Expert Advice for Starting your Career in International Development

Advancing your career can be especially challenging during the COVID-19 pandemic. On August 12th, Hayley Mundeva, Founder and CEO of ThriveHire, and Alli Bunting, Manager, Programs & Operations for CanWaCH, answered questions from students and young professionals during a live chat on Facebook.

Here is some of their advice for kickstarting your career in international development:

What are the best ways to find opportunities as a student?

Alli: There are non-profit organizations that want to work with youth in your community. I would recommend doing a Google search to find out who is doing work that you’re interested in and reaching out to them! If you are in university or college, then participating in co-op programs is also a great option!

What are entry-level positions relevant to International Development?

Alli: That is a great question. I was surprised when I started my own career in the diversity of types of positions available in international development! You can work in the sector, yet be working in communications, human resources, finances, etc. My advice would be to find the practical, technical area that you are interested in. Then, you can match those skills with the cause or mission that you are passionate about before you start looking at open positions.

What are practical ways of learning skills relevant to international development?

Hayley: The best way to gain relevant skills in international development is to “get out there.” For instance, you can get involved with international development organizations via an internship or fellowship position, volunteering, or entry-level jobs. Transferable skills can also be “relevant” skills that you will often apply to your next job, so it is also a good idea to emphasize those skills when you’re reaching out to these organizations about different ways to get involved.

What makes a job application stand out? Any tips for current students would be great!

Hayley: Ensure that you are tailoring your application to the specific job and organization (do not copy and paste). Show tangible reasons why you are coming to them. Is it their mission? Can you weave in a story through your cover letter that showcases why you’re passionate about that mission? Customization is key!

During the hiring process, what do you look for in a cover letter?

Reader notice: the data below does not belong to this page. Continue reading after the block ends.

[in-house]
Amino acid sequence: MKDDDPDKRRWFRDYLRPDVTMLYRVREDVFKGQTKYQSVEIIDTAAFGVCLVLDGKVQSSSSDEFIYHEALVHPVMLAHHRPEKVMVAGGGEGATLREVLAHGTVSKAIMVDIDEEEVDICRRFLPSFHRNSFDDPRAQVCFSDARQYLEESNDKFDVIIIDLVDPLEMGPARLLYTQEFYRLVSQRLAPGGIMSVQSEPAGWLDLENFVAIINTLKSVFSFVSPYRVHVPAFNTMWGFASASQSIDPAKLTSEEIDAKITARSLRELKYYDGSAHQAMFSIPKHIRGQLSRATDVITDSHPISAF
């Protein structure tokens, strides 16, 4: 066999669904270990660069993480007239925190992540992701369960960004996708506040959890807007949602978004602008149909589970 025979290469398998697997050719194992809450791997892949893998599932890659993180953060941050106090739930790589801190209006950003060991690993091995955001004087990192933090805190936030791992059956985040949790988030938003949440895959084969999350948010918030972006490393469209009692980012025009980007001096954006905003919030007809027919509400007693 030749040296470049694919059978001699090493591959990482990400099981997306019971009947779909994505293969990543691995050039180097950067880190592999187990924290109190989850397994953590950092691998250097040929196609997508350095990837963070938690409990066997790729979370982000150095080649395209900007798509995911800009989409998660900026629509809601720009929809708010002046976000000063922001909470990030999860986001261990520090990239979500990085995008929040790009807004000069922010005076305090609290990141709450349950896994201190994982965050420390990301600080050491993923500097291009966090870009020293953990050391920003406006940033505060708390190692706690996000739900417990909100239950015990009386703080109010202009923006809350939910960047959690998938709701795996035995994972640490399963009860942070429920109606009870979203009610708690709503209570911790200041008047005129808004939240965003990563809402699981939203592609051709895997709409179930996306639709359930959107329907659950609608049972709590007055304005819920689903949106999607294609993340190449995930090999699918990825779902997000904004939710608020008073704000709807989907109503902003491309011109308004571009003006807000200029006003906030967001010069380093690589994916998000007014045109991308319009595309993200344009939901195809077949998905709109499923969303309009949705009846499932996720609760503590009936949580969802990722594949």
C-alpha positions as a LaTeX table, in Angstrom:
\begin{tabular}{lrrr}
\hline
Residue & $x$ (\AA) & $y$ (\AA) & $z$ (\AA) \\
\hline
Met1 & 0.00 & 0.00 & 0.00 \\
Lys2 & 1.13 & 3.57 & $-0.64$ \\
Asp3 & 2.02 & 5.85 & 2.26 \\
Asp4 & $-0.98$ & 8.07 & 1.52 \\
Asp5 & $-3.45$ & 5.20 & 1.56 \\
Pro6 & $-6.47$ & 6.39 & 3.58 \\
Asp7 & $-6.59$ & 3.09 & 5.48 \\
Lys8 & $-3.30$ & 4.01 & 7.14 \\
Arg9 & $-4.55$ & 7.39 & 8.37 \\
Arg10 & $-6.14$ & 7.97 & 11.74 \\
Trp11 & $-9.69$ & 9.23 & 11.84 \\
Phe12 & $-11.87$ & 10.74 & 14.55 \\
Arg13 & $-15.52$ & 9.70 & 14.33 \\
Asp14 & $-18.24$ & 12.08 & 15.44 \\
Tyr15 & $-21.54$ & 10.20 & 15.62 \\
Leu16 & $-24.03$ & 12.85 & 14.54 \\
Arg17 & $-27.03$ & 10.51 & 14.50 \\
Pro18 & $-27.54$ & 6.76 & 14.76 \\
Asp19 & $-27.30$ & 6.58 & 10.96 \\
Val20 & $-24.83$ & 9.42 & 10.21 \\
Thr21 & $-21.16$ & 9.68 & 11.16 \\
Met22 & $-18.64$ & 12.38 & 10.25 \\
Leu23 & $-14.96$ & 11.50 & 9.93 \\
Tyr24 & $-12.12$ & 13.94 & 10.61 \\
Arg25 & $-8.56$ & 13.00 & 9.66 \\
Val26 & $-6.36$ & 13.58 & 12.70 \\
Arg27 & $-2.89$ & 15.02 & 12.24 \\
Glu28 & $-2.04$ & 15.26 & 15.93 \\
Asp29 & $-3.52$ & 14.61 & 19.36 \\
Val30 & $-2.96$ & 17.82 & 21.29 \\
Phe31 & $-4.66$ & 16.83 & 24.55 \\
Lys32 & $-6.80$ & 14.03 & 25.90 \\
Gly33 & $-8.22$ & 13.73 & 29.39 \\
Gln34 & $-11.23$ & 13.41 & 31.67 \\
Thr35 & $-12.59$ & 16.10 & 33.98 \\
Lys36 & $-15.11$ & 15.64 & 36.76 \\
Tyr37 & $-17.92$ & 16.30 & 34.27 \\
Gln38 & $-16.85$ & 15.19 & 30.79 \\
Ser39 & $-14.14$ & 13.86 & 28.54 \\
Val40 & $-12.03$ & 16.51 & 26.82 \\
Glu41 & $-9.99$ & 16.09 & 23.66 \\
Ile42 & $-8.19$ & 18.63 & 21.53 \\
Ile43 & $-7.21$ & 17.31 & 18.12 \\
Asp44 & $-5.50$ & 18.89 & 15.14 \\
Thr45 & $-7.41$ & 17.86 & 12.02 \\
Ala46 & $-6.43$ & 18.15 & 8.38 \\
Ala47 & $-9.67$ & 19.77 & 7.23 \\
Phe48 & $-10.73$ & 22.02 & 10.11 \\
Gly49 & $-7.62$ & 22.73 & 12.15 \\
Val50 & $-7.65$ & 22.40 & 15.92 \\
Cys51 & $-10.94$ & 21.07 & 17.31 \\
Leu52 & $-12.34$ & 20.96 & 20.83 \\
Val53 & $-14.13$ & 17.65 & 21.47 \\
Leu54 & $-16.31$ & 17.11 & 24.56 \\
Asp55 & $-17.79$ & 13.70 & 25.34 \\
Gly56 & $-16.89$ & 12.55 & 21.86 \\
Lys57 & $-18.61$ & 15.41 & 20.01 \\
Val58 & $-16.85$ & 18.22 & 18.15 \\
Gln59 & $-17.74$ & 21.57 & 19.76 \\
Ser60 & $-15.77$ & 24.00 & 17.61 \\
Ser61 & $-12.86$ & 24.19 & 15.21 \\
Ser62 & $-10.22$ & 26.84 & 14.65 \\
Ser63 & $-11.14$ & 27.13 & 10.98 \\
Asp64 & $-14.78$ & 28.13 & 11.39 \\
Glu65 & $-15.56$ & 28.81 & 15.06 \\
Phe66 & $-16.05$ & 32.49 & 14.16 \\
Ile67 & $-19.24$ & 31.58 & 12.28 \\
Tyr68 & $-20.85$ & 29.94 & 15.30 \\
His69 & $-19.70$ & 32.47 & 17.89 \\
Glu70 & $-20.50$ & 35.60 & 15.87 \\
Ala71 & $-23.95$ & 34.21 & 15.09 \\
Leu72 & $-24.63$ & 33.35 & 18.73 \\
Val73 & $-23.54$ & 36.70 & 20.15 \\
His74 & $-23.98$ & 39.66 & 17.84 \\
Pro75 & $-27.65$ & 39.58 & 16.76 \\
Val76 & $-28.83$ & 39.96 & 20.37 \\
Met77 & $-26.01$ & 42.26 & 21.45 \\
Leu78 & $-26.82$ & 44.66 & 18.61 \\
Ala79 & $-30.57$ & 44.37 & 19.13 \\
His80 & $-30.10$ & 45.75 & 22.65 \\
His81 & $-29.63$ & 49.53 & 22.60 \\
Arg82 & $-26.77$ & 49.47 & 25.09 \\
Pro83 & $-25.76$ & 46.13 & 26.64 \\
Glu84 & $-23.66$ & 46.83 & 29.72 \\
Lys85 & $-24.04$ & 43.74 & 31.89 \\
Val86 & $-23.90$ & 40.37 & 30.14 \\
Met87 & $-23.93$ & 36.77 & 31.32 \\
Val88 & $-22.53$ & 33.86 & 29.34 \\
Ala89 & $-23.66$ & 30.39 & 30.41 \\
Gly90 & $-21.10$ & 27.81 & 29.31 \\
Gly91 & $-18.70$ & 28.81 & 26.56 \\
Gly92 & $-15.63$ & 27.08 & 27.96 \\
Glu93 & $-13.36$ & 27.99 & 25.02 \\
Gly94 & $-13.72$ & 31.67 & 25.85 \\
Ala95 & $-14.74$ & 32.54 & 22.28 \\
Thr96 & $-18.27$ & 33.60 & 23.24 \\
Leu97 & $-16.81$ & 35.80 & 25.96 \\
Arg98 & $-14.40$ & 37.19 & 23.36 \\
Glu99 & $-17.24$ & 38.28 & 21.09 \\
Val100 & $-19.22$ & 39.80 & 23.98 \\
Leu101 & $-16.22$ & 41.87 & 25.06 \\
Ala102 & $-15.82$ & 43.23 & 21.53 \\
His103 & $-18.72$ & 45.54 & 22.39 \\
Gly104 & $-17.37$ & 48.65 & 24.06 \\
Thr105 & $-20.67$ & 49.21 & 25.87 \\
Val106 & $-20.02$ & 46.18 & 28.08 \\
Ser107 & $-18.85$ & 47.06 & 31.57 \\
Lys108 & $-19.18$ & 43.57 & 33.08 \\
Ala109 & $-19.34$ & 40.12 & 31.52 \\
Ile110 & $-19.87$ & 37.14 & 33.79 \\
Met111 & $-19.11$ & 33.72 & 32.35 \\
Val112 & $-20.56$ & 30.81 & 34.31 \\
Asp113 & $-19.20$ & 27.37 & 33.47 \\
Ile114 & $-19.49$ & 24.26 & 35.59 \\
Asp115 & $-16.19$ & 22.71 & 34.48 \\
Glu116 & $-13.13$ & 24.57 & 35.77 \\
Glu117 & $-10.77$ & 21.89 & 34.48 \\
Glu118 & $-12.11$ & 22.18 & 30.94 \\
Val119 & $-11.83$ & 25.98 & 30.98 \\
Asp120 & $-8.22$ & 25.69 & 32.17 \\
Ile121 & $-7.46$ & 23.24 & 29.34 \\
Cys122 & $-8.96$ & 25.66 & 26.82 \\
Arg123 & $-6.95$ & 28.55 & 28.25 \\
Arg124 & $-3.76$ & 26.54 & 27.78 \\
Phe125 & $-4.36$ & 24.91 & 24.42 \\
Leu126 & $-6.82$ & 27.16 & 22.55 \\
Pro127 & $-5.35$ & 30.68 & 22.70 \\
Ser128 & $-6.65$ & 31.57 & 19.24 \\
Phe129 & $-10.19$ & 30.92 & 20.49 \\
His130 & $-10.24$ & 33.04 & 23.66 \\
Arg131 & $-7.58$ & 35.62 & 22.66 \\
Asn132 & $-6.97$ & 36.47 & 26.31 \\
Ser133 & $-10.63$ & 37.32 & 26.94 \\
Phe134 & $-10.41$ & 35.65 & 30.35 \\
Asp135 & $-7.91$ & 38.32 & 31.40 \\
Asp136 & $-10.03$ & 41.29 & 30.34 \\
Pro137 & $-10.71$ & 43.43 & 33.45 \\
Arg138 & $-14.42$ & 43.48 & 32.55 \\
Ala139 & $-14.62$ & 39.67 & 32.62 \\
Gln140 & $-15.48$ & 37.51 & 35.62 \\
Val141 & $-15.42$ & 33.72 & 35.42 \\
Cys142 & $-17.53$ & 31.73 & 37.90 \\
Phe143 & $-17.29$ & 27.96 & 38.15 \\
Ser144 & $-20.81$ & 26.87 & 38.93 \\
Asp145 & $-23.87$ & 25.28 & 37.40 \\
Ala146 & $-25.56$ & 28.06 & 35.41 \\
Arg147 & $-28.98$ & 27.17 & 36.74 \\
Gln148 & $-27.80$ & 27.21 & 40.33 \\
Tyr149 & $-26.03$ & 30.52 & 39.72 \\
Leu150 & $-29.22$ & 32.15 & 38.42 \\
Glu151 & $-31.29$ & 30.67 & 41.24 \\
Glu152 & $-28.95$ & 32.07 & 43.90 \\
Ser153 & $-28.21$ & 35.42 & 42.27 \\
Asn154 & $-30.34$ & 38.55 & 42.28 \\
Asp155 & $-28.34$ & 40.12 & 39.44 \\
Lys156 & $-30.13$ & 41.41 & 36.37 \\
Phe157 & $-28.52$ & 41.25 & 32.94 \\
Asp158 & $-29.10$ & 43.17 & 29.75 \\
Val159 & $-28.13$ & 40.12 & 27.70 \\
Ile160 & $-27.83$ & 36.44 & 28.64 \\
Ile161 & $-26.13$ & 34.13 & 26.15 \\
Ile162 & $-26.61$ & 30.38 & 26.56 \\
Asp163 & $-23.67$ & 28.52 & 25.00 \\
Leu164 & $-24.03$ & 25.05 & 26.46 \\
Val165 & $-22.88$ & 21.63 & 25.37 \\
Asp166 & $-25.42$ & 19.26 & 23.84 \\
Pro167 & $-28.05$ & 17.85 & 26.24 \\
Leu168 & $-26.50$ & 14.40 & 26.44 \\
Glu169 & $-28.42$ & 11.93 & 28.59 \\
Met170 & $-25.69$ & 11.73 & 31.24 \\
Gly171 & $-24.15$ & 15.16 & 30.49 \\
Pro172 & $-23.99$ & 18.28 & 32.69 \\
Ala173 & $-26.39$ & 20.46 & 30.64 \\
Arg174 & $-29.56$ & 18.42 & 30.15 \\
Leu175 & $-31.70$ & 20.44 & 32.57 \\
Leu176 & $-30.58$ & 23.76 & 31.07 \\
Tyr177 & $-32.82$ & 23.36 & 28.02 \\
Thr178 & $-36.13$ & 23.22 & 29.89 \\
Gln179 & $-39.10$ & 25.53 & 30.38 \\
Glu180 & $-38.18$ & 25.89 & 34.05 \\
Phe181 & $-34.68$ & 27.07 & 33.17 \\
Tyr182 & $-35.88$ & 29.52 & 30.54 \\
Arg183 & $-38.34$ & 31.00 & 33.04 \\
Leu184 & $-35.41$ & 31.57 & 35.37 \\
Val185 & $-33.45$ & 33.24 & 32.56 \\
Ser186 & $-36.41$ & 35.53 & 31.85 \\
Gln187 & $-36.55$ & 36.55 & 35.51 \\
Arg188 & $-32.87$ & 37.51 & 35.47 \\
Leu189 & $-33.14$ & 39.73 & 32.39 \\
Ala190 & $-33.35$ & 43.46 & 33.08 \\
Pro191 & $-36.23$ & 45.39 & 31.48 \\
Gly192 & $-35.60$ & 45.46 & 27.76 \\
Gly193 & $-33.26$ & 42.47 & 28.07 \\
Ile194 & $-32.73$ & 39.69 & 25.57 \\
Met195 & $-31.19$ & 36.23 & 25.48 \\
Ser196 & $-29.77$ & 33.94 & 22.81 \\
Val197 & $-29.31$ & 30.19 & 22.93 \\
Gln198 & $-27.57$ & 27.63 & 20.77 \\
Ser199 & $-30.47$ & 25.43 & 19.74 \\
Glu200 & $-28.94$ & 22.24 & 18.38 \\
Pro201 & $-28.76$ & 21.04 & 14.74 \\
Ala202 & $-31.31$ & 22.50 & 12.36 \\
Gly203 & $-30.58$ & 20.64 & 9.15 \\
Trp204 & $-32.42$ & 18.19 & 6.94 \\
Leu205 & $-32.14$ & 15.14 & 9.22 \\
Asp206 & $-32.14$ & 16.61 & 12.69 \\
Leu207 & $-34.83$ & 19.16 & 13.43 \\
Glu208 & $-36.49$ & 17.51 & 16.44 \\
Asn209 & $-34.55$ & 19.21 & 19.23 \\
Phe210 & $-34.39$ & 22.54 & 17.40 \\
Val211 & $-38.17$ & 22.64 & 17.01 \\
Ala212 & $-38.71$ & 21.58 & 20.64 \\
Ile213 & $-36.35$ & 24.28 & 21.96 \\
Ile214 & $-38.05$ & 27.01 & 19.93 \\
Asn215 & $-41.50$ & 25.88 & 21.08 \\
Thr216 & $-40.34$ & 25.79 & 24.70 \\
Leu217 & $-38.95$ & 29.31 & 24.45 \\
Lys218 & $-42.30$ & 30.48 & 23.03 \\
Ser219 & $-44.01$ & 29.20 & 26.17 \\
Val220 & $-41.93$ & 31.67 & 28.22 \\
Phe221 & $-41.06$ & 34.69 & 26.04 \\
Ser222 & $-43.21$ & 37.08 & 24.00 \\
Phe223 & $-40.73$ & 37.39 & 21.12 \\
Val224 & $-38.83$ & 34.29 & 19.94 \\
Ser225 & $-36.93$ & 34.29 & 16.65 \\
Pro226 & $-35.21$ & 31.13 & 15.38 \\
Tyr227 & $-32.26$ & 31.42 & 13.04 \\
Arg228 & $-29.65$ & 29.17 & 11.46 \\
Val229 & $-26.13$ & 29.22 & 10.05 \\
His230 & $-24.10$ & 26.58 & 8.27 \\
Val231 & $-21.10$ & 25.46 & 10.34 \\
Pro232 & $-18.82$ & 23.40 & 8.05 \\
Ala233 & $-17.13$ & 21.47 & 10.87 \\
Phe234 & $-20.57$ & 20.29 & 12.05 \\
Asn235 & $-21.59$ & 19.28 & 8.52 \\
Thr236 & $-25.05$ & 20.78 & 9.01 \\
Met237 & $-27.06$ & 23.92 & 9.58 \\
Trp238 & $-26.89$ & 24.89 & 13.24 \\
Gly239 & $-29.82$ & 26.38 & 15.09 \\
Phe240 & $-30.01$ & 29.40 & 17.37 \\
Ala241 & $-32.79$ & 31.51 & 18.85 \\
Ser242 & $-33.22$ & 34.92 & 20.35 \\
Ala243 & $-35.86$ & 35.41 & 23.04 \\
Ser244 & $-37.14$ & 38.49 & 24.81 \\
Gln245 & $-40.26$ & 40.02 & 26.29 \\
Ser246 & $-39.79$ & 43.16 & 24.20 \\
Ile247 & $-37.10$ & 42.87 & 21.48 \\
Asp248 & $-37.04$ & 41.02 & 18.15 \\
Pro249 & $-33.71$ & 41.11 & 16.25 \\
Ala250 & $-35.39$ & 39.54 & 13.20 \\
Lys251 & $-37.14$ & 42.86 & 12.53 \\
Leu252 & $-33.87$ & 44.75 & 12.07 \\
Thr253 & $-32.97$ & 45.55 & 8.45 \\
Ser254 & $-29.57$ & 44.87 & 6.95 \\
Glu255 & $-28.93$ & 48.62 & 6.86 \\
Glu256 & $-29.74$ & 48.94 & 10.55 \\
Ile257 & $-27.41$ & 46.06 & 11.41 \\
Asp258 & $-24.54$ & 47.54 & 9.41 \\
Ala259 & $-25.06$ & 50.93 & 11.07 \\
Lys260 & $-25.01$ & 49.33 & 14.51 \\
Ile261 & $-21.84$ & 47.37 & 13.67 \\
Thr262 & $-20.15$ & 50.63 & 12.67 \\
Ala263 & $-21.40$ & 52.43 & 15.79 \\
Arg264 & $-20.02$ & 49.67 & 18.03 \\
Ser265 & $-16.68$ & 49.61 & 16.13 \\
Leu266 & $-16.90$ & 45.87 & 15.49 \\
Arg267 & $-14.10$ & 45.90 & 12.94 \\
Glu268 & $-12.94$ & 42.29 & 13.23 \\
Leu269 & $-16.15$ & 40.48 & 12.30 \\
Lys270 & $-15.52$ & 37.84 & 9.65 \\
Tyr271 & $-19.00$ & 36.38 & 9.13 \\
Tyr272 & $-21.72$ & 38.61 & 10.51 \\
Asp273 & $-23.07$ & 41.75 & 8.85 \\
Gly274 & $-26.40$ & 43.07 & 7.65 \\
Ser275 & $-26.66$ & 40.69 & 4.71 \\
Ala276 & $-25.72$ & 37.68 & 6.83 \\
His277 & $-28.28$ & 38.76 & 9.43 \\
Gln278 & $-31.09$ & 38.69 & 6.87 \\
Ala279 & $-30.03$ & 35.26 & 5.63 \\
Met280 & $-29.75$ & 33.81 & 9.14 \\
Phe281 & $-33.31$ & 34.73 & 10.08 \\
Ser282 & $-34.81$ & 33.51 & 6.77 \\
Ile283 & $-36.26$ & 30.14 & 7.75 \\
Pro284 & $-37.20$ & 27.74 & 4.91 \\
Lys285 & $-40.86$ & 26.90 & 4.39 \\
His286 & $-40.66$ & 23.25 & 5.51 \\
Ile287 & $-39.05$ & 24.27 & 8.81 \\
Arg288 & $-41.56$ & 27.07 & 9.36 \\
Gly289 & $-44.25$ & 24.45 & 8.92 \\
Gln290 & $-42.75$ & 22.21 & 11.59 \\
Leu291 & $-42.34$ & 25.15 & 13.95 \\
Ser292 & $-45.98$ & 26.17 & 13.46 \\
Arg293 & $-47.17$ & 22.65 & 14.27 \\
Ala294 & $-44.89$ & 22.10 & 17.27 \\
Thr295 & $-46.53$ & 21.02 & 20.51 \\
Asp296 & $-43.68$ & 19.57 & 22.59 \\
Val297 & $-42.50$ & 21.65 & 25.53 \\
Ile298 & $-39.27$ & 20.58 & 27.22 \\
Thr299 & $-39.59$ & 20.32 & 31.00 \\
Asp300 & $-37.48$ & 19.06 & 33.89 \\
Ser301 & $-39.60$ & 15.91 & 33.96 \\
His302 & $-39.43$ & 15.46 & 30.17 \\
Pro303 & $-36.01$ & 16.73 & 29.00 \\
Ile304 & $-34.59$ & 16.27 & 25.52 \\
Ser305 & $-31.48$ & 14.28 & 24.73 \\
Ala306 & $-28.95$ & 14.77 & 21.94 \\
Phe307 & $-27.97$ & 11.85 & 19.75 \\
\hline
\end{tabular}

Alli: When reviewing applications, we look for a clear articulation of skills and experience. My top tip is to make sure that you tailor your cover letter to the job description. The employer can often tell when it’s just a vague or ‘boilerplate’ cover letter. I look for cover letters that show that individuals have an understanding of the role and have no grammatical errors!

Hayley: ThriveHire is also offering services for job seekers who want their cover letters and/or CVs reviewed. You can sign up here. 

What kind of volunteer experience should I have on my resume?

Hayley: Volunteer experiences can be a great way to get your foot in the door. Look for experiences that may not be directly related to your field of interest, but can allow you to gain transferable skills (e.g. communication skills, admin skills, etc.). These skills can be great to showcase on your resume. It is less about the specific volunteer opportunity, but your ability to showcase what skills and insights you gained during the process, and how you plan to apply in the future.

How can youth get involved in global health leadership (e.g. boards of directors, working groups)? Youth perspectives are often forgotten in these decision-making arenas!

Hayley: Many organizations are excited and keen to hear about ways to get youth involved in their work. Rather than seeing it as an impediment, it can actually be a strength in many ways. Reach out to them directly stating that you’re an emerging professional who’s keen to diversify your skillset and to share youth perspectives. Organizations like the Canadian Coalition for Global Health Research (CCGHR), Canadian Society for International Health (CSIH), and Canadian Global Health Students and Young Professionals Summit (GHSYPS) often have ongoing opportunities to check out.

Alli: Hayley is absolutely correct! There are also organizations, like CanWaCH and ThriveHire, that gather information and opportunities! You can check out our page for youth opportunities or our job board here.


August 20, 2020